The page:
Doctors talk to patients as they look at their medical records at the Acharya Tulsi Regional Cancer Treatment & Research Institute in Bikaner, Rajasthan, India (Photographer: Prashanth Vishwanathan/Bloomberg)

Specialised Medical Care Most In Demand Under Modi’s Health Insurance Scheme

More than three-fourths of claims under Prime Minister’s free health insurance scheme came from costlier speciality care, including cancer and heart treatment, adding to the concerns of private hospitals that are lobbying for an increase in rates.

Medical and radiation oncology accounted for 22 percent and 7 percent, respectively, of the total packages used by patients since the launch of the scheme, according to data provided by National Health Authority—the implementing body for Pradhan Mantri Jan Arogya Yojana—that aims to cover more than half-a-billion Indians. While cardiology treatments were the second-most utilised packages at 13 percent, orthopedic stood at 11 percent as of Feb. 8, 2019. Urology treatments, especially dialysis, accounted for 9 percent of the total claims under the scheme, popularly known as Ayushman Bharat.

Private hospitals earlier had threatened to stay away from the scheme, citing unviable and unscientific pricing. The prices calculated by the Indian Medical Association, a doctors’ lobby, were up to 84 percent higher than what the government fixed.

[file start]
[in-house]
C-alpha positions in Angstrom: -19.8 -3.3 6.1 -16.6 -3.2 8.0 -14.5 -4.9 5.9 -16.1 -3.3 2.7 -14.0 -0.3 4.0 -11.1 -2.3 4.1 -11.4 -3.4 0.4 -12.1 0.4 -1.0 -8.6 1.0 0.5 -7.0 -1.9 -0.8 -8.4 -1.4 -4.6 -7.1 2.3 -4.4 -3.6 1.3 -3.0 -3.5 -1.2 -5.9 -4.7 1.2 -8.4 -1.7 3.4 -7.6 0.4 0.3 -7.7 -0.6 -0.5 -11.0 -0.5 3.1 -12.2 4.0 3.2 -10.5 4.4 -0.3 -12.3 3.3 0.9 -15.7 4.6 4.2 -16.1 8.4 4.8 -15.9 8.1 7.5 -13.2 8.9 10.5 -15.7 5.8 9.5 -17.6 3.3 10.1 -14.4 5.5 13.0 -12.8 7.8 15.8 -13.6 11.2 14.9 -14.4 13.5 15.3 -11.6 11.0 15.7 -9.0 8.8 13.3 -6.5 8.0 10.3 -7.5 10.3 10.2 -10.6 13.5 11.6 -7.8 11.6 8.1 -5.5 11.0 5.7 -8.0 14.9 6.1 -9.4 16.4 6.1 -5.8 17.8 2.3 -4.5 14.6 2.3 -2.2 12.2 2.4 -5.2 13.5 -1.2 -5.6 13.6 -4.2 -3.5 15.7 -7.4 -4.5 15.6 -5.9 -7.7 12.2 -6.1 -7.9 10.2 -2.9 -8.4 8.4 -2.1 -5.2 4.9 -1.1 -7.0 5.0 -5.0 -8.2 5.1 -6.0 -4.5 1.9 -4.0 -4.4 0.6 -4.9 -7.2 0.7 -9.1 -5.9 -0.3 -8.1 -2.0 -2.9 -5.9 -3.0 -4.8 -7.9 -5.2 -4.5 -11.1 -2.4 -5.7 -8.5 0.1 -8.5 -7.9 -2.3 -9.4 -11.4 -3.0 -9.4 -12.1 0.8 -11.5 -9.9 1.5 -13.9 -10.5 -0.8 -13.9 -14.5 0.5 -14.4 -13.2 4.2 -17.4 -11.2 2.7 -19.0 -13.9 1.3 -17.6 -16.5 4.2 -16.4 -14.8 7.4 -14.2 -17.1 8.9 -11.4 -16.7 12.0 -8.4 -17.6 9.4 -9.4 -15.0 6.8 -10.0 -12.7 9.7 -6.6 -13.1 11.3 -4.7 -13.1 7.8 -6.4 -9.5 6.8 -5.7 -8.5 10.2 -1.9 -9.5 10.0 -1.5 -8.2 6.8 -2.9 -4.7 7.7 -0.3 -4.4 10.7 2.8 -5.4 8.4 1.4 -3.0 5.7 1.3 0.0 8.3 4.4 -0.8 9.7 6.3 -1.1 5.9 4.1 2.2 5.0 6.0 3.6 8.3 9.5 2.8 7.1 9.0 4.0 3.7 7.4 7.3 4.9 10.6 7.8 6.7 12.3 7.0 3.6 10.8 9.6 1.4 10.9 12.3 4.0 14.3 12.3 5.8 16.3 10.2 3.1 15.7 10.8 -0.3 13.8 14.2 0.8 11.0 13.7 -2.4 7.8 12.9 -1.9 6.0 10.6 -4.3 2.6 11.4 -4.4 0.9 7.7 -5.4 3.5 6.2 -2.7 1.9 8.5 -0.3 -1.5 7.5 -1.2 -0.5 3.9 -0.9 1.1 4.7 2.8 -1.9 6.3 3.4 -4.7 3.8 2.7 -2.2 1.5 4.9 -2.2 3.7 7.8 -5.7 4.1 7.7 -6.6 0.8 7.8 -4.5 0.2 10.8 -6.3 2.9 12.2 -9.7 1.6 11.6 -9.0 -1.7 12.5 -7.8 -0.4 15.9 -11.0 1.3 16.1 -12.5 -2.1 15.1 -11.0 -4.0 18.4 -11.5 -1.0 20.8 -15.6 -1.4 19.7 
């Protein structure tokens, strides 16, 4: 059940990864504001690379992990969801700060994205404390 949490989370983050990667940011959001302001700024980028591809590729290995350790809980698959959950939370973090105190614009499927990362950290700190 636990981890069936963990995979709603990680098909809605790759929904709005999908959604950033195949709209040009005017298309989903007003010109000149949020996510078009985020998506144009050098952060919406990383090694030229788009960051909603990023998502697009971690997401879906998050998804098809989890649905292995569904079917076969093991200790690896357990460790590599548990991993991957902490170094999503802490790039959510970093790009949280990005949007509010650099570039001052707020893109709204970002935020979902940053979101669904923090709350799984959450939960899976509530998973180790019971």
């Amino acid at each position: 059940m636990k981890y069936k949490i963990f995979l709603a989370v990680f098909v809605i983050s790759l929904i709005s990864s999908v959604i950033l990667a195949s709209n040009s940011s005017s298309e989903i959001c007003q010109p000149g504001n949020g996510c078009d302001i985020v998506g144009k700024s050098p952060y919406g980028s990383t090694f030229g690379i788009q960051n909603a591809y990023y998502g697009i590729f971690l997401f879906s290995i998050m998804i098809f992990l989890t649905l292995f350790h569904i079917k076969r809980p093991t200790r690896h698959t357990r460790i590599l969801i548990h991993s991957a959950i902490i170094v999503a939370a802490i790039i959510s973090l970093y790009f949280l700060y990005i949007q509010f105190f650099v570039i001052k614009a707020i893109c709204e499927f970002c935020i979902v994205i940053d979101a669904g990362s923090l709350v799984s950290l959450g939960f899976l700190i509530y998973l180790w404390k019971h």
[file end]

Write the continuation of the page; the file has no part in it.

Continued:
In its interim budget 2019, the government decided to increase its allocation for the scheme to Rs 6,400 crore for financial year 2019-20 from Rs 2,000 crore in the previous fiscal. To be sure, the fixed package rates for the 1,354 medical packages offered remained unchanged.

So far, there are about 17,800 empanelled hospitals, of which 56 percent are private and 69 percent multi-specialty hospitals. About 65 percent of the treatments given under the scheme were through private hospitals, according to National Health Authority.

But that will not continue for too long as the package rates offered under the scheme are 30-40 percent lower than what were provided under the central government health scheme for government employees, said Girdhar Gyani, director general at Association of Healthcare Providers (India)—that represents 40,700 large and about 8,000 small and medium hospitals. “Some private hospitals may even start opting out of the scheme, if rates are not rationalised within a year,” he said.

While there’s still no clarity on when the rates would be revised, the National Health Authority said that package rates for the tertiary care facilities—the costliest procedures due to high level of specialisation such as heart surgery, neurosurgery, chemotherapy, dialysis and knee replacement—will be revised earlier than the secondary hospitalisation packages.

“An internal discussion on revision of rates is on, but we are yet to form a technical advisory committee to analyse the current prices,” Malti Jaiswal, project director at National Health Authority, told BloombergQuint over the phone. “We still do not have enough data as it has been just four months since the scheme launched,” she said. “But we are in the process of revising rates.”